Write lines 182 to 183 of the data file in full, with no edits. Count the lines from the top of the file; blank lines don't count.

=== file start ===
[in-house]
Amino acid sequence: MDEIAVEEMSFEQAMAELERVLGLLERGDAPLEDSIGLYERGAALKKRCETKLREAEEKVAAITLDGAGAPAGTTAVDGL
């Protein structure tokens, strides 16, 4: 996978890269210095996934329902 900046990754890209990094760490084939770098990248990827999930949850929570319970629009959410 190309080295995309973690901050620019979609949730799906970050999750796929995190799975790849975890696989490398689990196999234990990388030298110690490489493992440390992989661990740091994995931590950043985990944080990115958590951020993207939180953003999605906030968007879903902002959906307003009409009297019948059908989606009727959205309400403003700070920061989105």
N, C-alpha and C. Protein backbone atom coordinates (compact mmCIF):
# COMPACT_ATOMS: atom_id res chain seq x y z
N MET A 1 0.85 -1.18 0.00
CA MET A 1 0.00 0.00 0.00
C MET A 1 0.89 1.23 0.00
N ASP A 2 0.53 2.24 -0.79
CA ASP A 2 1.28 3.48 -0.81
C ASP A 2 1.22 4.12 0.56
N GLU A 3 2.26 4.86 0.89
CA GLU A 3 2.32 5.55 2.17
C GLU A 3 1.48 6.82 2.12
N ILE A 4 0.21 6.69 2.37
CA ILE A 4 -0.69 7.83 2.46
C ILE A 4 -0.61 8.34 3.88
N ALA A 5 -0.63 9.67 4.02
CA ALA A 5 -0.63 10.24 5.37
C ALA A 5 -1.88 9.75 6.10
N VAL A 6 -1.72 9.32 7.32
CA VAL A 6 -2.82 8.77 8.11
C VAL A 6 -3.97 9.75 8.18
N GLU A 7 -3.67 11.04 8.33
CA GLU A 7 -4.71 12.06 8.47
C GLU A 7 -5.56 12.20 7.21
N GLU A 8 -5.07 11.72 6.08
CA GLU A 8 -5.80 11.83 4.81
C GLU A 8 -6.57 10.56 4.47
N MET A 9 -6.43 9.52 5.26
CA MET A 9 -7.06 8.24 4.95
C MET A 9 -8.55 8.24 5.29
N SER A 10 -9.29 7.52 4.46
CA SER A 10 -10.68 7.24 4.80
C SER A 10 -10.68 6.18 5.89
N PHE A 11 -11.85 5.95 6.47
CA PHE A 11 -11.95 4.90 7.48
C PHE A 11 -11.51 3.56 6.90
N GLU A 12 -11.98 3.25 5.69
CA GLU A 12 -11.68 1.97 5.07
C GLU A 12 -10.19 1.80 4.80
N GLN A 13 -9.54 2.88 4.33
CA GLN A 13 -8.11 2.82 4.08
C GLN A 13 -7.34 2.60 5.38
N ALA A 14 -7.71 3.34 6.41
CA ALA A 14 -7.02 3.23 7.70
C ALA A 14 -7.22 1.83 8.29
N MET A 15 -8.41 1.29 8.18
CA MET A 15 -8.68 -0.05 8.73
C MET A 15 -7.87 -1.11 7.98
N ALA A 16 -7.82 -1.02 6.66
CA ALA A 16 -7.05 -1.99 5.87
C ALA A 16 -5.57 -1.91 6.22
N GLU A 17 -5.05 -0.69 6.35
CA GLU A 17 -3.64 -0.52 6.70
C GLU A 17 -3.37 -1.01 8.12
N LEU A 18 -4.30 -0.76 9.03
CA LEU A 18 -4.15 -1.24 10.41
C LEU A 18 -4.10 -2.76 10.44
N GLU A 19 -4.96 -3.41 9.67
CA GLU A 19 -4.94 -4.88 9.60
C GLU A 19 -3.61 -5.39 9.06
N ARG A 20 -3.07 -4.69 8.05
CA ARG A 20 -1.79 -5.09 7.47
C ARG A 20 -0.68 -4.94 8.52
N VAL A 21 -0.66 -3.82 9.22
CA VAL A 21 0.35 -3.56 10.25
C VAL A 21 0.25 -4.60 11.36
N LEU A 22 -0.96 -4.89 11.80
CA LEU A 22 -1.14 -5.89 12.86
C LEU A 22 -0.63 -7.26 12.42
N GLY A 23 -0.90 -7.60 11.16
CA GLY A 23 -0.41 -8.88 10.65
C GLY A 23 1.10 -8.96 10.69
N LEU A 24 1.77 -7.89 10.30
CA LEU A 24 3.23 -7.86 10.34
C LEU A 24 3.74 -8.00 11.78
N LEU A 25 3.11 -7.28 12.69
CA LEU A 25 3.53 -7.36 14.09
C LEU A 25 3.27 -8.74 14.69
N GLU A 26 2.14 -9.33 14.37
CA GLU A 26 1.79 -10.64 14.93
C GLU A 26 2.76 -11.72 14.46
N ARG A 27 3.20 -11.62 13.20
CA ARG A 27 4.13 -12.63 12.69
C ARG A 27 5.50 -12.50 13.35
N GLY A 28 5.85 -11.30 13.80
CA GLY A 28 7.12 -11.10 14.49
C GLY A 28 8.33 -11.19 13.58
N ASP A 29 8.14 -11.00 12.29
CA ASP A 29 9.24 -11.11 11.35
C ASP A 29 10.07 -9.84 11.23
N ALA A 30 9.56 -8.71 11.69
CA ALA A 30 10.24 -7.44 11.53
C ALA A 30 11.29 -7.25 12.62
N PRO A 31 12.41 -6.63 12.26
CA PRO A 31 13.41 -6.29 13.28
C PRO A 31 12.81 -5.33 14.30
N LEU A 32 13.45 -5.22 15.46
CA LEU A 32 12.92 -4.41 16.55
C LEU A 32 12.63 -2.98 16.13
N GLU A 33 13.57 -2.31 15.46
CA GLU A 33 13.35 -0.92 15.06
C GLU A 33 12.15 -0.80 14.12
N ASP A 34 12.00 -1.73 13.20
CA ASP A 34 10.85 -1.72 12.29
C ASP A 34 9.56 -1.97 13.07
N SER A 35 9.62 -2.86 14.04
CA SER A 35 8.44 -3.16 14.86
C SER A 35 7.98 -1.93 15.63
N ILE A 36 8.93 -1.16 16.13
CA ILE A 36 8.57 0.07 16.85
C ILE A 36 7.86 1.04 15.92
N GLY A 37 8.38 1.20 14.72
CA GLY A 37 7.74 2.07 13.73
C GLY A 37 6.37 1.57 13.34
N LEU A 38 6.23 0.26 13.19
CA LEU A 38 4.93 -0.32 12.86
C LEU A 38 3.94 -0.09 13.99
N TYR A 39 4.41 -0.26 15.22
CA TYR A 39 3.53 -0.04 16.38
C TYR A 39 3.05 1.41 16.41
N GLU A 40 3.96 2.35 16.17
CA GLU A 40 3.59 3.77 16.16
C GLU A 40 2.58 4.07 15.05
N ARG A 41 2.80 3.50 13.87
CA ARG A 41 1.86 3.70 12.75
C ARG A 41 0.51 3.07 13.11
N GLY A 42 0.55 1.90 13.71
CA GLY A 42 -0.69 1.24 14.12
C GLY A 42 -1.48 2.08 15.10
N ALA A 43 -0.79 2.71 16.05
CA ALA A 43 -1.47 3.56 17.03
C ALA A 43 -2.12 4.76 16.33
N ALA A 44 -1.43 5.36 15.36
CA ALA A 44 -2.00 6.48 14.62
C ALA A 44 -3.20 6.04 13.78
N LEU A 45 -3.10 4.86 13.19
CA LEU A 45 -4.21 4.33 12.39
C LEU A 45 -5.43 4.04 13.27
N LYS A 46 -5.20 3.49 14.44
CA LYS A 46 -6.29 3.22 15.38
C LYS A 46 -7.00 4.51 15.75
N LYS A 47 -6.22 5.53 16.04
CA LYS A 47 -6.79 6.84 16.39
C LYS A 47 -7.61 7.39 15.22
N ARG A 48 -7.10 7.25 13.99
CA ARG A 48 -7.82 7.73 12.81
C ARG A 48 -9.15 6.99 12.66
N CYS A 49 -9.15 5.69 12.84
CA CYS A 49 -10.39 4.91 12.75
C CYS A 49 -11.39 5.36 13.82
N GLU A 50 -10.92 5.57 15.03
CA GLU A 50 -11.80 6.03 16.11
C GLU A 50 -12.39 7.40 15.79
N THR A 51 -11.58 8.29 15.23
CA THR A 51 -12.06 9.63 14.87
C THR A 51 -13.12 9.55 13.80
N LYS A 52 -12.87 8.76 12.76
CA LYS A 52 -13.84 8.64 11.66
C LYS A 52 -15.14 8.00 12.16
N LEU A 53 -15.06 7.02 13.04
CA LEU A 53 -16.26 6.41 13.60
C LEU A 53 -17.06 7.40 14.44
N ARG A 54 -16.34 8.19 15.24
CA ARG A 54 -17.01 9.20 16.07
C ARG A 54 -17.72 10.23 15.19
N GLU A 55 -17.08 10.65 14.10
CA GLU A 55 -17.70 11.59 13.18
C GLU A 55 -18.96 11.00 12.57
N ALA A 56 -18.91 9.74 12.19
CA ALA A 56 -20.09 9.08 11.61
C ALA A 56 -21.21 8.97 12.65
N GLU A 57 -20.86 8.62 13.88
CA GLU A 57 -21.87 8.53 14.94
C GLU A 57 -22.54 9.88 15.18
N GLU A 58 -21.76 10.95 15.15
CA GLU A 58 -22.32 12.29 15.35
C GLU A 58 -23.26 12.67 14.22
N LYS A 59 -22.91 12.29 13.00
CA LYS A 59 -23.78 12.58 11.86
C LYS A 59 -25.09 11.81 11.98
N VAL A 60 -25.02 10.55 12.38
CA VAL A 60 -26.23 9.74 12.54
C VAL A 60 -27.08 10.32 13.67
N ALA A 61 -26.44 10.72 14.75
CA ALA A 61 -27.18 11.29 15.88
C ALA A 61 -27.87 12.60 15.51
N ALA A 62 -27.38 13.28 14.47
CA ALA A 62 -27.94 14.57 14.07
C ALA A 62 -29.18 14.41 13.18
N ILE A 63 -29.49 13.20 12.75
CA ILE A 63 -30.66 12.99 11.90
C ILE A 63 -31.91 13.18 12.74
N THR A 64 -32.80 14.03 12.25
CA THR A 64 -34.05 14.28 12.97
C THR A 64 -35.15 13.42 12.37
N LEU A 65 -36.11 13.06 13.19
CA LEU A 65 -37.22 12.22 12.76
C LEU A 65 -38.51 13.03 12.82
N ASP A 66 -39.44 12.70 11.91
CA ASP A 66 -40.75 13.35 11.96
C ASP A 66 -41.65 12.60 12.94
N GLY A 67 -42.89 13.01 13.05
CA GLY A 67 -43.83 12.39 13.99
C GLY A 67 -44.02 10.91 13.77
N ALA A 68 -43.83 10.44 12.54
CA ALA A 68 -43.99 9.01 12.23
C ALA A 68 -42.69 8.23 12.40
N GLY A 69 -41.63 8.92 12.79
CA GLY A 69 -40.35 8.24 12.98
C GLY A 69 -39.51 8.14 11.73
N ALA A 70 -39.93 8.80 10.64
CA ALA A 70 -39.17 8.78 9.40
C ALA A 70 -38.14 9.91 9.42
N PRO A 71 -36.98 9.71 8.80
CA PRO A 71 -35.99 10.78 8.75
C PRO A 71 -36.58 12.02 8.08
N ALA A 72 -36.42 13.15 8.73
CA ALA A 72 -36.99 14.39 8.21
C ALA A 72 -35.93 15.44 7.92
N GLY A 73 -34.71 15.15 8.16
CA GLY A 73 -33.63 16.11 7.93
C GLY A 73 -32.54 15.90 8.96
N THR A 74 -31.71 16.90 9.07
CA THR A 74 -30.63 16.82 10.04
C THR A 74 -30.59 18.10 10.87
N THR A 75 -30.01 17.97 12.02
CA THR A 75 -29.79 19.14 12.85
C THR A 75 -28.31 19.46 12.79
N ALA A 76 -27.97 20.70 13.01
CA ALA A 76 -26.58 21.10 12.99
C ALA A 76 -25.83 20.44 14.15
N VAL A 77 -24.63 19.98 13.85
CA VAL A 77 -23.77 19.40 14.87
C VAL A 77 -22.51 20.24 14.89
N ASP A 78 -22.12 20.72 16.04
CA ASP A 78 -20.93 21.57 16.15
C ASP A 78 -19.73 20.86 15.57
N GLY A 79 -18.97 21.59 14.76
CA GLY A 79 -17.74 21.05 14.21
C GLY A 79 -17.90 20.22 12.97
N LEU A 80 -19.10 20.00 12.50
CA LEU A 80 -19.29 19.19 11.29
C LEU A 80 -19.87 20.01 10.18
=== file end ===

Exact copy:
C LYS A 59 -25.09 11.81 11.98
N VAL A 60 -25.02 10.55 12.38